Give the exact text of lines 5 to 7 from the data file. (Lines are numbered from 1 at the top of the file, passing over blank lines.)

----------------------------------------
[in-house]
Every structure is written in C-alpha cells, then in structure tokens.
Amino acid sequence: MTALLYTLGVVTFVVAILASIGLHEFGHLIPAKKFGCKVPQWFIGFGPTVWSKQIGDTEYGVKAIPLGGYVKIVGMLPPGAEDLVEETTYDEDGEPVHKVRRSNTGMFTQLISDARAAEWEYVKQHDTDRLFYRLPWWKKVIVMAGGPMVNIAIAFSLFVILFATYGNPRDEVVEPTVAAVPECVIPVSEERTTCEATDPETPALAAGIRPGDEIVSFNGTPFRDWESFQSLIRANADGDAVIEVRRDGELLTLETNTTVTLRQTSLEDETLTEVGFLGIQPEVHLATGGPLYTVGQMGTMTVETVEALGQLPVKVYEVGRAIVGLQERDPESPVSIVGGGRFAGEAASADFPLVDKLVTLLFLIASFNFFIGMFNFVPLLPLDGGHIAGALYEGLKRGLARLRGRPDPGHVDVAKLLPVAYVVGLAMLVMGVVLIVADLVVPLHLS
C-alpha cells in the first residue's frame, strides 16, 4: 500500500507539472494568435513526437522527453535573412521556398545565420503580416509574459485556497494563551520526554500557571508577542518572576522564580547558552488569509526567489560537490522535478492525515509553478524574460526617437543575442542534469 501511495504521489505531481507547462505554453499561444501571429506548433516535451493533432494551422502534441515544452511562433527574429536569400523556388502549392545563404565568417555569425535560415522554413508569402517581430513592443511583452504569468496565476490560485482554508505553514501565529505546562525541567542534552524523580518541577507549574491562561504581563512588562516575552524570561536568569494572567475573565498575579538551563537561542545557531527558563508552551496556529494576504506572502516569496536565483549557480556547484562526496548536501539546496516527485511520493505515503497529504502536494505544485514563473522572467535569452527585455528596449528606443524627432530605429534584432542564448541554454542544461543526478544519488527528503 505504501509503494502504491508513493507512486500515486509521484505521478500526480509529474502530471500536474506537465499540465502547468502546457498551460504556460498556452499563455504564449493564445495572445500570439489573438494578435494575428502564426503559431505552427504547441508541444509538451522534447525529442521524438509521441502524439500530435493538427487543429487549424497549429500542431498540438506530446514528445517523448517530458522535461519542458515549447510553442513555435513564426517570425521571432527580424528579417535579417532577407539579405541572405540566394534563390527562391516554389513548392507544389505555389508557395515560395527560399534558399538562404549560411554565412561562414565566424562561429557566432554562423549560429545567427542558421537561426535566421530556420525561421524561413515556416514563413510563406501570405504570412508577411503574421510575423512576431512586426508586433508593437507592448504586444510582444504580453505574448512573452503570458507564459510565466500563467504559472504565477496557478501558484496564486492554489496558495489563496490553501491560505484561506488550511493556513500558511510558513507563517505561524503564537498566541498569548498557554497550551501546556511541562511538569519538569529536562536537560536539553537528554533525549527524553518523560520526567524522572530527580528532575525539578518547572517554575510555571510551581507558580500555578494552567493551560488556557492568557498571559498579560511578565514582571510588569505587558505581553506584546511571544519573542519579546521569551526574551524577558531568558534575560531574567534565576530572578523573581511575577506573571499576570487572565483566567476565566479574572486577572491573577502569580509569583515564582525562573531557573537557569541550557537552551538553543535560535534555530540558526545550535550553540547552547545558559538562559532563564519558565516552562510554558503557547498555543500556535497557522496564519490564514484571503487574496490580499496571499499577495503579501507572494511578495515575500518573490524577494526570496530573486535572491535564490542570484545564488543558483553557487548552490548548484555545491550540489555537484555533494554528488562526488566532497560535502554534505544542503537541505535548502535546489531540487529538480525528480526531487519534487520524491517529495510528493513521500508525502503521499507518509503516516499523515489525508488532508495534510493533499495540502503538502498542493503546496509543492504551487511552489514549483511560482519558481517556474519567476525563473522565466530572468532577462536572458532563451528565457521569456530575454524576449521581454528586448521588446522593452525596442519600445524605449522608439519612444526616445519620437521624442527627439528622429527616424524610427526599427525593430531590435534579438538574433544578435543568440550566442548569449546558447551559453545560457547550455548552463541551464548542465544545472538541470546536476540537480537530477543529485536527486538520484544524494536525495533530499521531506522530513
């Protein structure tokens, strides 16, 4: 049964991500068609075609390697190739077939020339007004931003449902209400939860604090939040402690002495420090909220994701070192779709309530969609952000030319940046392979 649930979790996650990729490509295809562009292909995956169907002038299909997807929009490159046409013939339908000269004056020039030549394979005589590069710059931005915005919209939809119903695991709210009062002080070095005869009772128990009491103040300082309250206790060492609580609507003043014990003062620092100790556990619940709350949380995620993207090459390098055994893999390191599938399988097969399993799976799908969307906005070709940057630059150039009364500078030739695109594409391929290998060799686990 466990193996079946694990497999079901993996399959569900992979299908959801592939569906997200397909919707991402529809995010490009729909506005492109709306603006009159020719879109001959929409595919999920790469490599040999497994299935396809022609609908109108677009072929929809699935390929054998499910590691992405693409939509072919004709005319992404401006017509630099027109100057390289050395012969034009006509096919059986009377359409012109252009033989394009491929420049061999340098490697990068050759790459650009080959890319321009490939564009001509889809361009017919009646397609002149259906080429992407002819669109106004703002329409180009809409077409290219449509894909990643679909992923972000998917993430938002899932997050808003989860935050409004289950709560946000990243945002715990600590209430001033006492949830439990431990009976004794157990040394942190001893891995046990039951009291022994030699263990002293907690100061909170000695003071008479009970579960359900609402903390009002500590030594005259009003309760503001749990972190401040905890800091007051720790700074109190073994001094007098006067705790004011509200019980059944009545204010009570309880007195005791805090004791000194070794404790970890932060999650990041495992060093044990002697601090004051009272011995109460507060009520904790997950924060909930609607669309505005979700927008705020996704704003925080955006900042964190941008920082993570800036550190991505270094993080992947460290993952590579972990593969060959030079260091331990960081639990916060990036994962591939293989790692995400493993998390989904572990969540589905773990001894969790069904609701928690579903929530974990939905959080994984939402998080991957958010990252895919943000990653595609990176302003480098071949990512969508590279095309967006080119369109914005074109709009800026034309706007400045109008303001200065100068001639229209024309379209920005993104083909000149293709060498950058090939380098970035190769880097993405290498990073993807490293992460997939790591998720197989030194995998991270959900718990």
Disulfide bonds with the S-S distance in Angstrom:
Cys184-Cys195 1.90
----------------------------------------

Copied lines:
């Protein structure tokens, strides 16, 4: 049964991500068609075609390697190739077939020339007004931003449902209400939860604090939040402690002495420090909220994701070192779709309530969609952000030319940046392979 649930979790996650990729490509295809562009292909995956169907002038299909997807929009490159046409013939339908000269004056020039030549394979005589590069710059931005915005919209939809119903695991709210009062002080070095005869009772128990009491103040300082309250206790060492609580609507003043014990003062620092100790556990619940709350949380995620993207090459390098055994893999390191599938399988097969399993799976799908969307906005070709940057630059150039009364500078030739695109594409391929290998060799686990 466990193996079946694990497999079901993996399959569900992979299908959801592939569906997200397909919707991402529809995010490009729909506005492109709306603006009159020719879109001959929409595919999920790469490599040999497994299935396809022609609908109108677009072929929809699935390929054998499910590691992405693409939509072919004709005319992404401006017509630099027109100057390289050395012969034009006509096919059986009377359409012109252009033989394009491929420049061999340098490697990068050759790459650009080959890319321009490939564009001509889809361009017919009646397609002149259906080429992407002819669109106004703002329409180009809409077409290219449509894909990643679909992923972000998917993430938002899932997050808003989860935050409004289950709560946000990243945002715990600590209430001033006492949830439990431990009976004794157990040394942190001893891995046990039951009291022994030699263990002293907690100061909170000695003071008479009970579960359900609402903390009002500590030594005259009003309760503001749990972190401040905890800091007051720790700074109190073994001094007098006067705790004011509200019980059944009545204010009570309880007195005791805090004791000194070794404790970890932060999650990041495992060093044990002697601090004051009272011995109460507060009520904790997950924060909930609607669309505005979700927008705020996704704003925080955006900042964190941008920082993570800036550190991505270094993080992947460290993952590579972990593969060959030079260091331990960081639990916060990036994962591939293989790692995400493993998390989904572990969540589905773990001894969790069904609701928690579903929530974990939905959080994984939402998080991957958010990252895919943000990653595609990176302003480098071949990512969508590279095309967006080119369109914005074109709009800026034309706007400045109008303001200065100068001639229209024309379209920005993104083909000149293709060498950058090939380098970035190769880097993405290498990073993807490293992460997939790591998720197989030194995998991270959900718990």
Disulfide bonds with the S-S distance in Angstrom:
Cys184-Cys195 1.90